Can’t tell me N.C. isn’t ‘almost heaven’

We all got our own opinions

We all believe what we believe

But everything that’s heaven to you

Is Carolina to me. – “Carolina To Me,” Scotty McCreery, 2021

BEACON HEIGHTS – Ninth place is lousy.

Year-to-year disappointments the Cali … er, Los Angeles Angels finished in ninth place this year in the American League, despite having the best slugger in baseball and the best player, a unique, Japanese combo pitcher/DH. The Carolina Panthers, in football, can only dream of ninth place and the playoffs.


So as I sat on this popular granite-outcrop overlook next to the Blue Ridge Parkway and near Grandfather Mountain during my annual autumn leaf trip to the mountains, I struggled with ninth place.

Airport Parking Reservations, a tourism blog, has ranked North Carolina No. 9 in natural beauty among states in America. That ain’t right.

Before me I marveled at my view of Grandmother, Hawksbill, Shortoff and Table Rock mountains under a crisp Carolina blue sky with wispy white clouds over the South Mountain range on the southern horizon. No. 9, they say? With this spectacular view on a great October day in a great state like this? No. 9’s a travesty.

North Carolina’s four diverse seasons and four disparate topographies (mountains, Piedmont, Sandhills, coastal plain) are rare. From mountain peaks like Grandfather, Mitchell and Pisgah to rolling green hills and valleys to longleaf pine forests to Outer Banks beaches, North Carolina has it all and has it all in abundance.

The Chicago-based travel agency said it based its new state “beauty score” on high mountains, national parks, large lakes and beaches, all ranked on a scale of 1 to 10.

North Carolina’s composite average came in at 6.26. We lagged behind No. 8 Colorado (6.36), which the late folk/pop singer John Denver exalted in so many 1970s songs, led by “Rocky Mountain High.”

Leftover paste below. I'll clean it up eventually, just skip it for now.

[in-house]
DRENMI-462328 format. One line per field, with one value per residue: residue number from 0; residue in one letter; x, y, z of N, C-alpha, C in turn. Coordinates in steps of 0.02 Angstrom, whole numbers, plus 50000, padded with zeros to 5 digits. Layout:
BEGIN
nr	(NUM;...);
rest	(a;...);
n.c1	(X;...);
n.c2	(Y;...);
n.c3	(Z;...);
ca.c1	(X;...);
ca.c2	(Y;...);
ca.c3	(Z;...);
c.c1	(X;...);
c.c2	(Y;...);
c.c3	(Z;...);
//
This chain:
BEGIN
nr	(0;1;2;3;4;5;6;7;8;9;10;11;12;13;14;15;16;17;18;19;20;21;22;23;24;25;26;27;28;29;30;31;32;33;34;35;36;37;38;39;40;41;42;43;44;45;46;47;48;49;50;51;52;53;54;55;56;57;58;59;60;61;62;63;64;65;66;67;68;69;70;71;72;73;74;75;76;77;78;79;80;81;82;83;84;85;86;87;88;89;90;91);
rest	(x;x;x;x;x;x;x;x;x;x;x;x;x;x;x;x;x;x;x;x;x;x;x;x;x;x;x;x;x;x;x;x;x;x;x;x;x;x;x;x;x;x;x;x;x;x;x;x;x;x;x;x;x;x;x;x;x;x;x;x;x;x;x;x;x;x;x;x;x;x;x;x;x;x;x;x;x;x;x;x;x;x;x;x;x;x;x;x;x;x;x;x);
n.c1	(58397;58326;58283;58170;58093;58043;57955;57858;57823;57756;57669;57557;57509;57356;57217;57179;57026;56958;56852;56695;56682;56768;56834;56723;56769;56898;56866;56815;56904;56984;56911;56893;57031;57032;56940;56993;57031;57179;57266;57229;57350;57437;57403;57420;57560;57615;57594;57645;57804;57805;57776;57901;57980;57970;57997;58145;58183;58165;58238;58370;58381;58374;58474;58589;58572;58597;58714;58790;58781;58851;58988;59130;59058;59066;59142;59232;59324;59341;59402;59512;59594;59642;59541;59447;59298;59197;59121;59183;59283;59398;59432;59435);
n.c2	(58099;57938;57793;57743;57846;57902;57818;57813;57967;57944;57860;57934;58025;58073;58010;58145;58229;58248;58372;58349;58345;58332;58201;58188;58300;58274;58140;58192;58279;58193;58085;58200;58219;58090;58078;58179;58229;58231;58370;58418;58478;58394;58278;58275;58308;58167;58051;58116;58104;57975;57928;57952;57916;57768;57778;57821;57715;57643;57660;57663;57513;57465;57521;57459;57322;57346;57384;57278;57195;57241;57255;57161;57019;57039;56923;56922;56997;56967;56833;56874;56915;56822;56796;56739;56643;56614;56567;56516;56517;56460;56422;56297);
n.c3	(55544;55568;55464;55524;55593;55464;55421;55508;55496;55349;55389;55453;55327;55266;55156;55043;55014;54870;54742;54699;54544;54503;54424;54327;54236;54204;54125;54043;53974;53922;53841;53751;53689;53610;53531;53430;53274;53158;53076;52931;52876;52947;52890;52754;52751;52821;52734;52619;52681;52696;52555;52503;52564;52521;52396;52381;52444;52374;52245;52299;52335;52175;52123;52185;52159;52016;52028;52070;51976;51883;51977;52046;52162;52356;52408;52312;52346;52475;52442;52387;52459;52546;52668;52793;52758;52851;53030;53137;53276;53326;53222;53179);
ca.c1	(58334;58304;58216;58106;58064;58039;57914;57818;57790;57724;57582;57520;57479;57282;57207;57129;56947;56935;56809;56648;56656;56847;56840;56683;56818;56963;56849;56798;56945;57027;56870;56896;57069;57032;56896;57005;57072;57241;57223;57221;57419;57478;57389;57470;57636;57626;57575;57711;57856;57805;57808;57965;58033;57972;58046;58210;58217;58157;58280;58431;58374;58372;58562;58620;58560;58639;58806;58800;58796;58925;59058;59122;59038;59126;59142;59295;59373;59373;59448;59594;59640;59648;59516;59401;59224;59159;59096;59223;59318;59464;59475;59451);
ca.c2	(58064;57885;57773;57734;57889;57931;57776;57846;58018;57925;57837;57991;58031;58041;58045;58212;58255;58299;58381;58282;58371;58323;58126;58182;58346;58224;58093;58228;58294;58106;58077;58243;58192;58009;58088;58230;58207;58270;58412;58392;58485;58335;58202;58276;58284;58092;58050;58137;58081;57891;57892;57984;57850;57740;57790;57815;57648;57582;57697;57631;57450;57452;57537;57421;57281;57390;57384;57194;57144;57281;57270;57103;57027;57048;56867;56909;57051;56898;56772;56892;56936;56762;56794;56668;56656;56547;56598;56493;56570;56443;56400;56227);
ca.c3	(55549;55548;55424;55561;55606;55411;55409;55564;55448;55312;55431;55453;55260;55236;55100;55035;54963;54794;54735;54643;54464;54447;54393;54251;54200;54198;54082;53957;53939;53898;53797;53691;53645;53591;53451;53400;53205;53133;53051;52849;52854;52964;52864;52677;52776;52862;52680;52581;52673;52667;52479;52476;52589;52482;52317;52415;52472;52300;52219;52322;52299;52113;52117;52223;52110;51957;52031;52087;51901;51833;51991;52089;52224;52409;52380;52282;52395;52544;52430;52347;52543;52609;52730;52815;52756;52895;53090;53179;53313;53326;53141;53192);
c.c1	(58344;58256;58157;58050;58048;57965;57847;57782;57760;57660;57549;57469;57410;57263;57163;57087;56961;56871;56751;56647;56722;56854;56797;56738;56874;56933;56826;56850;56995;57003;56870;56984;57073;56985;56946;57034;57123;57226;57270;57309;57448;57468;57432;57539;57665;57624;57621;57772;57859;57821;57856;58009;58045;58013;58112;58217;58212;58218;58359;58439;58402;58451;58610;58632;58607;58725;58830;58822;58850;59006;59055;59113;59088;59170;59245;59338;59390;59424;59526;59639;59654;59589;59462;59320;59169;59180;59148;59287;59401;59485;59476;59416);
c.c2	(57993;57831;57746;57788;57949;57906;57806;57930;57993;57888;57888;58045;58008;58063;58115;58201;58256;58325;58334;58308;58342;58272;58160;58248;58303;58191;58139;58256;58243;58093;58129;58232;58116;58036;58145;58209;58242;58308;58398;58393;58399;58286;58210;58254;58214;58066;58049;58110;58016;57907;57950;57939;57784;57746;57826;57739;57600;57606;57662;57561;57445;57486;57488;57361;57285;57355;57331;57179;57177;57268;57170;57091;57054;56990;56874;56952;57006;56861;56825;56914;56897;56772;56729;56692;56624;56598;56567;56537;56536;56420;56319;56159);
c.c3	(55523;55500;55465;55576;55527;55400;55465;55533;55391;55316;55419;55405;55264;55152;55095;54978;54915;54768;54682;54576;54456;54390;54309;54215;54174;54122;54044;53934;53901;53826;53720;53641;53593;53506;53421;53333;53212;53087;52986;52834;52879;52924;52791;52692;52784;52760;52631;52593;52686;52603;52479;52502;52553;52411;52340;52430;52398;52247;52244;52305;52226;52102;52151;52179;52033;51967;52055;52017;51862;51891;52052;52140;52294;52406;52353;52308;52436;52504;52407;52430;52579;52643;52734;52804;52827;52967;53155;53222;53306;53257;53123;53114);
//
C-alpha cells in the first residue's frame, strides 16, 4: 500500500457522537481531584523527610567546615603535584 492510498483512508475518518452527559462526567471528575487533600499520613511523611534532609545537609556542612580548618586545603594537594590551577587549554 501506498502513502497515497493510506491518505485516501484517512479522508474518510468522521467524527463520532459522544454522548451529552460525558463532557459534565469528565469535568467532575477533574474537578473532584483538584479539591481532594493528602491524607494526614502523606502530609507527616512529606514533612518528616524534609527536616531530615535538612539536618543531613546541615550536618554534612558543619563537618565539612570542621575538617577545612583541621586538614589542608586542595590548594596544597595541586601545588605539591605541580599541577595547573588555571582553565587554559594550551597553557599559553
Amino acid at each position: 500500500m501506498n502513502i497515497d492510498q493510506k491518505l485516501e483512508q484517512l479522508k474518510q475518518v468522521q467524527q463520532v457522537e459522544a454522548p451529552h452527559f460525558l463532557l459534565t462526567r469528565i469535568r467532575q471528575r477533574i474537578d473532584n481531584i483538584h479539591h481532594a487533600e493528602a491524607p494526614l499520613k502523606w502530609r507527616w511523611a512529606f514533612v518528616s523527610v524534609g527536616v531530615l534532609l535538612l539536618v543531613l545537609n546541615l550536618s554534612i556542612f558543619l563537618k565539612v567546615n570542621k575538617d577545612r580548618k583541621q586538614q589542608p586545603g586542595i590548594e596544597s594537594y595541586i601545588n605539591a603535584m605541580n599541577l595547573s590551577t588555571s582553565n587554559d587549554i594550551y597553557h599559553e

No. 5 Hawaii (6.97) also seems low, while No. 3 Alaska (7.89) is too cold.

No. 2 California (8.64) has too much dirty air, bloated and trashy cities, and earthquakes. I’d take Carolina over California any day.

The loveliest state in America, according to APR Travel, is Washington (9.29) in the northwest, home to 8,000 lakes, 3,167 named mountains, 3,132 waterfalls and 1,368 beaches.

Meanwhile, only Great Smoky Mountains National Park got counted on behalf of North Carolina in the survey. The Blue Ridge Parkway, for instance, got ignored. Our 100-plus state parks and other natural treasures like Pilot and Stone Mountain, recreation areas, natural areas like Bullhead Mountain next to the Parkway up in Alleghany County, rivers like the New, trails and other sites deserved consideration. The Outer Banks also got left out because Hatteras is a national seashore, not a park.

Our best lakes also got disqualified because they were made by hydroelectric dams. But our lakes, starting with James just south of here, are gorgeous and attract boating, swimming, fishing and lake homes. Few big American cities have a cool lake like 32,500-acre Norman near Charlotte.

A big chunk of Garner-born Scotty McCreery’s “Carolina” video (internet address was recorded on nearby Rough Ridge on Grandfather. And for good reason. Take a look and judge for yourself.

Denver once sang that West Virginia is “almost heaven.” But I’d say McCreery and James Taylor (“Carolina In My Mind,” 1968) have it right.

By the way, a beach umbrella made in Greensboro won this year’s Coolest Things Made In N.C. contest held by the state Chamber. I reported on this page last month that Harris Saddle and Silverworks near Mountain Park was a nominee in the small-business category. Some 46,000 internet votes were cast in the popularity contest. A Caterpillar truck loader made in Sanford won in the top category.

Stephen Harris returned home to live in State Road. Here he shares his musings about the hometown and beyond.

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